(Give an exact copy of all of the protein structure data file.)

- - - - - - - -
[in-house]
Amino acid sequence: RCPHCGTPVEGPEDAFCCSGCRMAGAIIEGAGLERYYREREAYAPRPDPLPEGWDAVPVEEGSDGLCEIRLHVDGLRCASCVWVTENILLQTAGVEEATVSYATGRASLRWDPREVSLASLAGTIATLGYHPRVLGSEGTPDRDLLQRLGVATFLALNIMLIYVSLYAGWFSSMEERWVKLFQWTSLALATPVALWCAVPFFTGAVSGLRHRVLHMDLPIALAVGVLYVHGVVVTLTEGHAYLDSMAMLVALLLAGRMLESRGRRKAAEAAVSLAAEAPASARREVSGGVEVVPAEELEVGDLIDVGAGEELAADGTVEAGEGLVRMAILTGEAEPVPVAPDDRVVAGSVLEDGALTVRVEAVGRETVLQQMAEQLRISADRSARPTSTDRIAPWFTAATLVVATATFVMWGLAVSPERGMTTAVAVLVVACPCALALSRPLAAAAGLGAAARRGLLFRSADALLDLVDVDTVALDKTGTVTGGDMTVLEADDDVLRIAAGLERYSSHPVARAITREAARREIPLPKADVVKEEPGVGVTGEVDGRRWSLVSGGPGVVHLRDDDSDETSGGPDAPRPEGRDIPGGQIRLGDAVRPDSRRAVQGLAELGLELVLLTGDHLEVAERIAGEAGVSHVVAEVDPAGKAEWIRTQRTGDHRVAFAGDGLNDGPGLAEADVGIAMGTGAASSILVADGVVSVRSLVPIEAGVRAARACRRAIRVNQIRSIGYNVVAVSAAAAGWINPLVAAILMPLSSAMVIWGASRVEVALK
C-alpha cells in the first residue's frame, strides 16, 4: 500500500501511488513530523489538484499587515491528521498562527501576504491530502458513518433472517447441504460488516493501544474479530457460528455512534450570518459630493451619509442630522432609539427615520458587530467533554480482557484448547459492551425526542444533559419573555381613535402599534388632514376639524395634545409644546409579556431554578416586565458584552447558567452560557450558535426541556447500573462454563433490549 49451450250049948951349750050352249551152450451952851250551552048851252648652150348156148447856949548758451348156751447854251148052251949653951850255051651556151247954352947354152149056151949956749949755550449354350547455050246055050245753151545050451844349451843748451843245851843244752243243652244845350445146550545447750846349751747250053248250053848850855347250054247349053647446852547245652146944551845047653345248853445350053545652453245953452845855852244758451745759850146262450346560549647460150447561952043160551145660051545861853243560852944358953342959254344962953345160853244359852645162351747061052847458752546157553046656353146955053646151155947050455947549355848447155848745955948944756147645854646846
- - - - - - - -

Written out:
[in-house]
Amino acid sequence: RCPHCGTPVEGPEDAFCCSGCRMAGAIIEGAGLERYYREREAYAPRPDPLPEGWDAVPVEEGSDGLCEIRLHVDGLRCASCVWVTENILLQTAGVEEATVSYATGRASLRWDPREVSLASLAGTIATLGYHPRVLGSEGTPDRDLLQRLGVATFLALNIMLIYVSLYAGWFSSMEERWVKLFQWTSLALATPVALWCAVPFFTGAVSGLRHRVLHMDLPIALAVGVLYVHGVVVTLTEGHAYLDSMAMLVALLLAGRMLESRGRRKAAEAAVSLAAEAPASARREVSGGVEVVPAEELEVGDLIDVGAGEELAADGTVEAGEGLVRMAILTGEAEPVPVAPDDRVVAGSVLEDGALTVRVEAVGRETVLQQMAEQLRISADRSARPTSTDRIAPWFTAATLVVATATFVMWGLAVSPERGMTTAVAVLVVACPCALALSRPLAAAAGLGAAARRGLLFRSADALLDLVDVDTVALDKTGTVTGGDMTVLEADDDVLRIAAGLERYSSHPVARAITREAARREIPLPKADVVKEEPGVGVTGEVDGRRWSLVSGGPGVVHLRDDDSDETSGGPDAPRPEGRDIPGGQIRLGDAVRPDSRRAVQGLAELGLELVLLTGDHLEVAERIAGEAGVSHVVAEVDPAGKAEWIRTQRTGDHRVAFAGDGLNDGPGLAEADVGIAMGTGAASSILVADGVVSVRSLVPIEAGVRAARACRRAIRVNQIRSIGYNVVAVSAAAAGWINPLVAAILMPLSSAMVIWGASRVEVALK
C-alpha cells in the first residue's frame, strides 16, 4: 500500500501511488513530523489538484499587515491528521498562527501576504491530502458513518433472517447441504460488516493501544474479530457460528455512534450570518459630493451619509442630522432609539427615520458587530467533554480482557484448547459492551425526542444533559419573555381613535402599534388632514376639524395634545409644546409579556431554578416586565458584552447558567452560557450558535426541556447500573462454563433490549 49451450250049948951349750050352249551152450451952851250551552048851252648652150348156148447856949548758451348156751447854251148052251949653951850255051651556151247954352947354152149056151949956749949755550449354350547455050246055050245753151545050451844349451843748451843245851843244752243243652244845350445146550545447750846349751747250053248250053848850855347250054247349053647446852547245652146944551845047653345248853445350053545652453245953452845855852244758451745759850146262450346560549647460150447561952043160551145660051545861853243560852944358953342959254344962953345160853244359852645162351747061052847458752546157553046656353146955053646151155947050455947549355848447155848745955948944756147645854646846